Emunah Jerusalem in Harmony
Emunah Jerusalem in HarmonyFlier

Life during the pandemic has us all Zooming and re-Zooming so frequently that sometimes it seems, except for web meetings with family and friends, that all the lectures, talks, webinars and performances blend into one long screen-share experience.

Not so with Emunah Jerusalem's annual Jerusalem in Harmony Concert, a much-loved event. Jerusalemites were resigned to doing without it this year, until popular Cantor Simon Cohen decided the 2020 concert was a challenge he was going to meet in a unique way. It meant countless hours of unpaid hard work for the busy cantor – but the evening was so successful that it may be hard to go back to the way it used to be!

Arutz Sheva spoke to Cantor Cohen about his stellar achievement:

Arutz Sheva: Simon, tell us about the Jerusalem in Harmony Chazzanut and Classical Concert B.C.E. – that is, Before the Corona Era.

Simon: Emunah's Jerusalem in Harmony Concert has always been a special kind of fundraising evening, especially since it is always for a worthy cause. For the past 12 years, just about everyone in the Jerusalem Anglo Religious Zionist community – along with many others, filled every seat in the Jerusalem Theater Auditorium for Emunah Jerusalem's annual concert, a superb evening of highly professional but somehow heimish musical performances that put a smile on everyone's face and had everyone there enthralled.

Simon Cohen in Concert
Simon Cohen in ConcertCourtesy

Arutz Sheva: Who produced a complicated evening of this nature?

Simon: The event was successfully produced every year by dedicated Emunah volunteers headed by indefatigable organizational whiz and veteran UK olah Renee Becker partnered with volunteer Brenda Cohen. It included star cantorial figures and singers, talented musical virtuosos and the Jerusalem Symphony Orchestra, conducted by Eli Jaffe for many years. The cantors would always at some point sing and harmonize together, performing Chazzanut, Opera, Broadway, hassidic and Israeli favourites, would sometimes begin to dance together and involve the entire audience in the warm spirit of the evening. It was always beautiful, inspiring – and fun.

This photo shows it:

Emunah Concert
Emunah ConcertINN: R.S.

Arutz Sheva: What was the point of having an annual concert, besides its being an enjoyable evening from a musical and social point of view?

Simon: It most certainly had a higher goal than enjoying the performance for its own sake, which also would have been fine, but the profits were traditionally dedicated to one of the many worthwhile projects of Emunah Jerusalem as well. That's why I refused to accept the thought that it would not take place this year.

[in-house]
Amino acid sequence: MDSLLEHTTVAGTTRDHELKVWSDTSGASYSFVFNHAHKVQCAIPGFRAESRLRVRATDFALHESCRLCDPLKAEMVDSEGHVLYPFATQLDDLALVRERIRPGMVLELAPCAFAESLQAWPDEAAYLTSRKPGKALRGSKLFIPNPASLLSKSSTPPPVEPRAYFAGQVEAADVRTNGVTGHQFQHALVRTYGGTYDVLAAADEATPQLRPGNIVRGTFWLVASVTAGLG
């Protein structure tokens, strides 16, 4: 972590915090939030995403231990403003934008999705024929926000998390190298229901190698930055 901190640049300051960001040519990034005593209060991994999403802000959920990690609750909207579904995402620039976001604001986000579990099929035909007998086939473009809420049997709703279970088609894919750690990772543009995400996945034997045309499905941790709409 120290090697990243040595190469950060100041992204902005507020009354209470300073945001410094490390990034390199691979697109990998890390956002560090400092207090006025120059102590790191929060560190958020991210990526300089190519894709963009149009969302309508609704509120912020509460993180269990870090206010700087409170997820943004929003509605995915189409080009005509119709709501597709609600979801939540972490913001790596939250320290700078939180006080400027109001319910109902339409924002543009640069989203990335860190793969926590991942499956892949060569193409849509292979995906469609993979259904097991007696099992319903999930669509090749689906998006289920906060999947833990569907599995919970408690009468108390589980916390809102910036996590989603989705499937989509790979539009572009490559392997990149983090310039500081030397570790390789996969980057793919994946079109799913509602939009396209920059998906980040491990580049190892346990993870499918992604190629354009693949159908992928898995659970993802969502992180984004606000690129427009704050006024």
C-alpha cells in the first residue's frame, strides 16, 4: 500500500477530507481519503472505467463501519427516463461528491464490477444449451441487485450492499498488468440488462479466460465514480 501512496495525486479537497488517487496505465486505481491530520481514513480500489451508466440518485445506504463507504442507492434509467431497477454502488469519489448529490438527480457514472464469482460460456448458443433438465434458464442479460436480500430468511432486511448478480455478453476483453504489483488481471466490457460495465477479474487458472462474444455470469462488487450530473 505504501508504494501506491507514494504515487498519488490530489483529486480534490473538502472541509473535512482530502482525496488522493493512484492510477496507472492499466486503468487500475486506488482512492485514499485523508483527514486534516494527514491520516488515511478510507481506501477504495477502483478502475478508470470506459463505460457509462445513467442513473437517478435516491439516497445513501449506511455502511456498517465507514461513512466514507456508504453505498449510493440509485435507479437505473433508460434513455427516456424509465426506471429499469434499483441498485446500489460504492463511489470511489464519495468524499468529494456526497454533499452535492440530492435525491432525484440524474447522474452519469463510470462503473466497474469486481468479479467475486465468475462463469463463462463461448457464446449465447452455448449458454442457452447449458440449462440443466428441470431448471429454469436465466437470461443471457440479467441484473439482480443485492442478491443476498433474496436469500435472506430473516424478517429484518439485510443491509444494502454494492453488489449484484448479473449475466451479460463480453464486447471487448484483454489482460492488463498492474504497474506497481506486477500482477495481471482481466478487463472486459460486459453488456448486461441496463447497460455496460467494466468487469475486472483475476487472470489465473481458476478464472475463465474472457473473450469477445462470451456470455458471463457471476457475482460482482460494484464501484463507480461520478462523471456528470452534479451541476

Arutz Sheva: But theaters are closed. What could you do?

Simon: I decided to prove to myself that Emunah's wonderful reputation for educational endeavors and social welfare projects for the community without any overhead to speak of would come to my aid. I turned to 24 of the world's leading cantors, conductors and choirs who all agreed to appear live without charge on Zoom from their homes, synagogues or outside venues and create a magical evening with performers and participants from all over the Jewish world broadcast to the entire world– something we could not do normally and which made the concert unforgettably special. We blended live items with clips of stellar parts of previous concerts and it turned out to be more exciting than we could have ever imagined.

In fact, we divided it into two evenings, because we couldn't bear to leave anything out.

We also showed a video clip showing the wonderful work of the family therapy center, now needed even more crucially for Jerusalem residents. The response was overwhelming.

Arutz Sheva: How did the evening work?

Simon: Ariella Zeitlin agreed to co host with me – and even played the violin in between the songs. We introduced each performer, spoke to him live, and here and there, took a few minutes to talk to some of those watching and let them share their enthusiasm with the performers. The different venues for the songs made it fast moving and the roster of singers made for a wonderful musical experience.

Just to give you an idea of the outpouring of generosity from performers who waived reimbursement for appearing, here is a very partial list of perfomers: Chief IDF Cantor Shai Abramson, singer/musicians Yonatan Razel and Colin Shachat, Cantors Chaim Dovid Berzon and Shimon Craimer. All the others are as well known.

Arutz Sheva: How did you feel after all the work you put in?

Simon: When I think of the help for the Jerusalem Emunat Rachel Family Counseling Center's Yehudit Preminger Therapy Unit that resulted from the concert, it makes me want to do it again. Emunah Jerusalem, despite the pandemic and perhaps even more so because of the problems caused by the pandemic that go way beyond health issues, continues to be on the front line in assisting individuals and families through crises. Helping that happen was the motivation for my hard work and that of those who helped and performed, and the reason for the good feeling I have after its success. We are a wonderful nation and Emunah Jerusalem is a wonderful organization.

Here is a taste of the concert - two of the songs seen on the Zoom:

1. Cantor Simon Cohen and the Jerusalem Symphony Orchestra, conducted by Maestro Eli Jaffe, in the song performed in honor of Jonathan Pollard: "Bring him home".

2. And with the Hallelu Choir singing out in the mountains: Mi Sheberach Lakahal by Shalom Kinori